Searching in Russian archives through tens of thousands of long-suppressed documents, two revisionist historians have dug up revealing German documents confiscated by the Soviets and kept secret for decades. Swiss educator Jürgen Graf and Italian author Carlo Mattogno together made two lengthy research visits in Russia in 1995, the second lasting four weeks. Each is the author of several revisionist works dealing with the Holocaust issue, and both spoke at the 12th (1994) IHR Conference.
In the Archives of the Russian Federation, Graf and Mattogno found voluminous records about Auschwitz and other German concentration camps liberated 50 years ago by Soviet forces. These include Russian-language eyewitness reports and investigative documents, and reports by Soviet investigative commissions, as well as some German documents confiscated from various camps (but not Auschwitz). Graf and Mattogno photocopied about 1,000 pages of documents from these Moscow archives, which are now being evaluated and translated.
The team carried out much more extensive research at the Central State Special Archives on Viborg street, located in an outer area of the Russian capital. Among the voluminous original German records stored there are tens of thousands of pages from Auschwitz camp alone. Here Graf and Mattogno spent nearly every day of their visit screening an estimated 70,000 pages of Auschwitz records.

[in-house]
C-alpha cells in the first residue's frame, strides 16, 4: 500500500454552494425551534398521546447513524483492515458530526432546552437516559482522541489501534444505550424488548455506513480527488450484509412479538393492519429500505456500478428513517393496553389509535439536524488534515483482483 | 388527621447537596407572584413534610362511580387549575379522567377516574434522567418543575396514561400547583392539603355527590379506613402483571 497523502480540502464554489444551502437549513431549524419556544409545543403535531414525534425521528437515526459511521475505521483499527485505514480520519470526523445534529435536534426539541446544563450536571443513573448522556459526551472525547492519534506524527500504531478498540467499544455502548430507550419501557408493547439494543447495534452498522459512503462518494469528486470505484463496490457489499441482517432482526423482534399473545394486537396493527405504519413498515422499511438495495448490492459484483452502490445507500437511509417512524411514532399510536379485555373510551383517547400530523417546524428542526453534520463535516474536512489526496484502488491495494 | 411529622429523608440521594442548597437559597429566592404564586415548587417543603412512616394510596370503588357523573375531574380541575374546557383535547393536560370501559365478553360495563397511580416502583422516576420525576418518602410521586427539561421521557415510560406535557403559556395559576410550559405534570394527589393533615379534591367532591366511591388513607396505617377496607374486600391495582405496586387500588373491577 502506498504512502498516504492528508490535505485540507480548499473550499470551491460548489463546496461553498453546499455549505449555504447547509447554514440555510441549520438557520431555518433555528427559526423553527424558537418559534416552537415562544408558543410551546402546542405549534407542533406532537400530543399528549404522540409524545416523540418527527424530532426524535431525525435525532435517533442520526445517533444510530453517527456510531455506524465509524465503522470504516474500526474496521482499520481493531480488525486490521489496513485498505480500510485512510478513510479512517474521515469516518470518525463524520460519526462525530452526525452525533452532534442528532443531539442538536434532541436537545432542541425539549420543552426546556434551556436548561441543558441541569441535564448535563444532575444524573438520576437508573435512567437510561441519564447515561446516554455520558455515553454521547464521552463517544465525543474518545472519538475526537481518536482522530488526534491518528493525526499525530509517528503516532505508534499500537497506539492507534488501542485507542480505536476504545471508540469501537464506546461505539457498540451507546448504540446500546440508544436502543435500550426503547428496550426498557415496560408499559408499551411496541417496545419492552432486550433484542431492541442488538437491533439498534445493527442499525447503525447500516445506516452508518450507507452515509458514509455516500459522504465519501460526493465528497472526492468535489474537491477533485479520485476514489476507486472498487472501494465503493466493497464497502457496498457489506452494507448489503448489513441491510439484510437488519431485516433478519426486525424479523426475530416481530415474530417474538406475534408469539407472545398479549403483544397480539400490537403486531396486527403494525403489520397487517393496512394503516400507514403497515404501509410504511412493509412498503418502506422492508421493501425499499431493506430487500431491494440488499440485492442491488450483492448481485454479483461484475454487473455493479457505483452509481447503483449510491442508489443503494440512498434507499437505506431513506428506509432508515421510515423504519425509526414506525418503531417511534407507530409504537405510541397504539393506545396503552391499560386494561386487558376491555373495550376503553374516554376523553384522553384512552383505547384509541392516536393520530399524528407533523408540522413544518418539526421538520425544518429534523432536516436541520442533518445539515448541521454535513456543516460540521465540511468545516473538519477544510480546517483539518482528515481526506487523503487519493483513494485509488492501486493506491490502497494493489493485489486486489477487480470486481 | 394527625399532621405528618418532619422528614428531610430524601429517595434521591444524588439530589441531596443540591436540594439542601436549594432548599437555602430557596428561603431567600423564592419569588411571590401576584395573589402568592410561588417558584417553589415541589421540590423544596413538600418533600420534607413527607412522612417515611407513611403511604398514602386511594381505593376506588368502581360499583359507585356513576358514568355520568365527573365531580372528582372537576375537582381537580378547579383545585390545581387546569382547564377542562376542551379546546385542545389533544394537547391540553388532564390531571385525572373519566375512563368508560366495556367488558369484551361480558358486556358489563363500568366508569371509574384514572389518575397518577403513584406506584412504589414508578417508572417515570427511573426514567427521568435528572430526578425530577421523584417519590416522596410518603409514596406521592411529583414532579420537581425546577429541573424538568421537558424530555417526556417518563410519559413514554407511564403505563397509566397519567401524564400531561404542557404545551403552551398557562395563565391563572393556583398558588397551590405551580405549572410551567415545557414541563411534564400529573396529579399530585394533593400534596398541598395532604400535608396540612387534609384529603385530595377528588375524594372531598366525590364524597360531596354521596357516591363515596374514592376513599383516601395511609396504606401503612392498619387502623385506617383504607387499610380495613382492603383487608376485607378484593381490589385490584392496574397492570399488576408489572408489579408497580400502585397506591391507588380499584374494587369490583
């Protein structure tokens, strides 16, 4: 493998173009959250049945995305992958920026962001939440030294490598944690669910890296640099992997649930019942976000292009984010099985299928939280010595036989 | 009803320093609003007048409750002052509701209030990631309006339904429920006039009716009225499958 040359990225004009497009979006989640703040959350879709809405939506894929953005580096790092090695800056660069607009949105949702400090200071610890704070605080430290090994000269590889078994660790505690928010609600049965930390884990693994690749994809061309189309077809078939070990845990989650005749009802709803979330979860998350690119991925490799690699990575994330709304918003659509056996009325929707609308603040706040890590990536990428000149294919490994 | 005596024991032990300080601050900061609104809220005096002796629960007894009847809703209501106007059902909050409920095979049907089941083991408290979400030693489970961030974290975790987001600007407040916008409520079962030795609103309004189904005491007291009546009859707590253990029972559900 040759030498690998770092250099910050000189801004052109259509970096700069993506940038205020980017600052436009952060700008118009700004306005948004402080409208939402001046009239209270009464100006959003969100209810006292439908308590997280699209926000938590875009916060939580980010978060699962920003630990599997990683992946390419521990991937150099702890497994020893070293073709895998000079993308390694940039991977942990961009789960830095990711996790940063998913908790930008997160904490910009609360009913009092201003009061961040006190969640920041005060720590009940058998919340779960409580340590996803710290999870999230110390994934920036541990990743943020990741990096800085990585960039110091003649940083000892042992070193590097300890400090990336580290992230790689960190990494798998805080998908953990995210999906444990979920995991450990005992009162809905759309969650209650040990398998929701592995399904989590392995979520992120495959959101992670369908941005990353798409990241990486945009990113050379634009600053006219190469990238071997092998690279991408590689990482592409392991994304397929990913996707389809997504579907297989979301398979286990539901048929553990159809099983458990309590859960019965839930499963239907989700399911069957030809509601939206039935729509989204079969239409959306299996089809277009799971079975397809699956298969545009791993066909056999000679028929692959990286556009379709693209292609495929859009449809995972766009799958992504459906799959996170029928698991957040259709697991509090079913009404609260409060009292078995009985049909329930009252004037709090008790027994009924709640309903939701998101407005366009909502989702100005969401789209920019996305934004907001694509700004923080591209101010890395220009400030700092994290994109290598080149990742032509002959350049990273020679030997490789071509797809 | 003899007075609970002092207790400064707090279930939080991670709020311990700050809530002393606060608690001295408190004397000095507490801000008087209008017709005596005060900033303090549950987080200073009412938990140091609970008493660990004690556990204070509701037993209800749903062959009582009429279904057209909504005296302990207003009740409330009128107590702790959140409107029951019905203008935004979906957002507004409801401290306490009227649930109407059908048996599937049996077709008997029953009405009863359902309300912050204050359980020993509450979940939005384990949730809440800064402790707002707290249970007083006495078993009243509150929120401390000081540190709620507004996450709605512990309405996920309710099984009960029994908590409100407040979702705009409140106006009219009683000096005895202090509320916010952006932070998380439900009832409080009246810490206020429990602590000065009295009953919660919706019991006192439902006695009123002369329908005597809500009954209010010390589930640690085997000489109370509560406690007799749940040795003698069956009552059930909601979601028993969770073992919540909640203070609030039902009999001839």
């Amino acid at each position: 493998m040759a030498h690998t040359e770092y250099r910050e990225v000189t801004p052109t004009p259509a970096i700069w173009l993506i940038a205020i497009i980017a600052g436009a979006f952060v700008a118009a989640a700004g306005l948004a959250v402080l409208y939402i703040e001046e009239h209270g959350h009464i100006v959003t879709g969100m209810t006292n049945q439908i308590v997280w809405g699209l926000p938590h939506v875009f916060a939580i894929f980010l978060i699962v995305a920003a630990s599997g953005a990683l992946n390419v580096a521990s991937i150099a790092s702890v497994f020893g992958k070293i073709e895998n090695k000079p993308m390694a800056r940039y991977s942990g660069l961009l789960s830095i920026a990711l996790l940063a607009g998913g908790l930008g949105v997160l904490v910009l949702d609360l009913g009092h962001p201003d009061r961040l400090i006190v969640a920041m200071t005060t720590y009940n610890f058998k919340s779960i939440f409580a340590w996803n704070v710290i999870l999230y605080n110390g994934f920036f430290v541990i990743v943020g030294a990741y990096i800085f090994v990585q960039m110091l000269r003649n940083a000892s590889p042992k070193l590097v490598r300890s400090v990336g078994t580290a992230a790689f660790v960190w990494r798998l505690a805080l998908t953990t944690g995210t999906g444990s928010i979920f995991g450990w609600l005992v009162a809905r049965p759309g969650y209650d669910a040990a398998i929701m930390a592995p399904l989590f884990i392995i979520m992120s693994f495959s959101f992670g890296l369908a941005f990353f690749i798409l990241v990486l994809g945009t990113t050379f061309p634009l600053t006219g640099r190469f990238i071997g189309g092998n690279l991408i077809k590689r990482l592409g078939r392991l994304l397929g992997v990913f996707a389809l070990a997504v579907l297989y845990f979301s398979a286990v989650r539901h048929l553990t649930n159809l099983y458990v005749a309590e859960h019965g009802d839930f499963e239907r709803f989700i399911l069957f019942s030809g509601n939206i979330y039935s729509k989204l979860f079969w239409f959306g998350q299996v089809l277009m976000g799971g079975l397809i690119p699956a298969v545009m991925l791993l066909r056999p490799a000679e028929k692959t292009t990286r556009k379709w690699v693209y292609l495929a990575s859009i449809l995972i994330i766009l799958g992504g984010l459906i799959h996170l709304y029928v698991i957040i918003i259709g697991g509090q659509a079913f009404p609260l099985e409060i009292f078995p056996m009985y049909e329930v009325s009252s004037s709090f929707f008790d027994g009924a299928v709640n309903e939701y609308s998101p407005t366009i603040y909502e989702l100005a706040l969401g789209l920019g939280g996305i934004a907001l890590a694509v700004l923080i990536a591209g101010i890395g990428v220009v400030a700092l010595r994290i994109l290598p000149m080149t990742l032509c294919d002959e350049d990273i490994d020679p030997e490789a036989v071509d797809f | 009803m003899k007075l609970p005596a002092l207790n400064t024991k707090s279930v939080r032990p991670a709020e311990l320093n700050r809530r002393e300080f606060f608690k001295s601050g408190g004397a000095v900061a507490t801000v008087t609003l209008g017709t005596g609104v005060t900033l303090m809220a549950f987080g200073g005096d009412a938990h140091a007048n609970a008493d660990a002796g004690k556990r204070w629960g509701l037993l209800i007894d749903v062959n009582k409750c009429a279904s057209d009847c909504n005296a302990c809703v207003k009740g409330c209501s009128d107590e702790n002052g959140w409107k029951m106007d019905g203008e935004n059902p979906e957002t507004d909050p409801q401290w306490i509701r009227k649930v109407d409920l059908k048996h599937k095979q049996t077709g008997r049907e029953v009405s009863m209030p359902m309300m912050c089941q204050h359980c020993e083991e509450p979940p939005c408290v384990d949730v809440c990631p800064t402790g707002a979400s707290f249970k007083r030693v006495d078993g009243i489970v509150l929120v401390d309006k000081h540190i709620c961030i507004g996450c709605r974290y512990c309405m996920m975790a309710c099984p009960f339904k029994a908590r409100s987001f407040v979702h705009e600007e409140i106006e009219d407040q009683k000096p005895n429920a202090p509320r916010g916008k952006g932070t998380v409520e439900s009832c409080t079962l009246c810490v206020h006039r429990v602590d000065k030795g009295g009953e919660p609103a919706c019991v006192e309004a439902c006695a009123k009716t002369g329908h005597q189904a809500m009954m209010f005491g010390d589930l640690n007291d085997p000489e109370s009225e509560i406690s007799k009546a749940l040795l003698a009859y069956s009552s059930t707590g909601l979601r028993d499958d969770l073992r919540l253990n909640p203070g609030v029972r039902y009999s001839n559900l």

Less than five percent of these documents are of relevant interest, Graf estimates. They spent little time, for example, going through the 100-page file of construction records of horse stables at Auschwitz, or the 300 pages concerning the payroll of camp gardeners.
At a cost of one dollar per page, Graf and Mattogno photocopied more than 3,000 pages of Auschwitz documents from these Archives. Their investigations are far more extensive than the modest researches there by Prof. Gerald Fleming and Jean-Claude Pressac, two major anti-revisionist Holocaust researchers. As their signatures on the control sheets show, they saw perhaps 50 of the 650 dossiers there. (It was in this same Viborg street archives where British historian David Irving located the handwritten diaries of Minister Joseph Goebbels for his new biography of the wartime propaganda minister. See “Revelations from Goebbels' Diary,” in the Jan.-Feb. 1995 Journal.)
From the outset Graf and Mattogno assumed that they would probably not find anything of really sensational importance.
Any documents confirming gas chamber killings or an extermination program certainly would have long ago been triumphantly heralded. Similarly, any documents showing clearly that no prisoners were killed in gas chambers, or which disprove the existence of a wartime German extermination program, would probably have been removed or destroyed.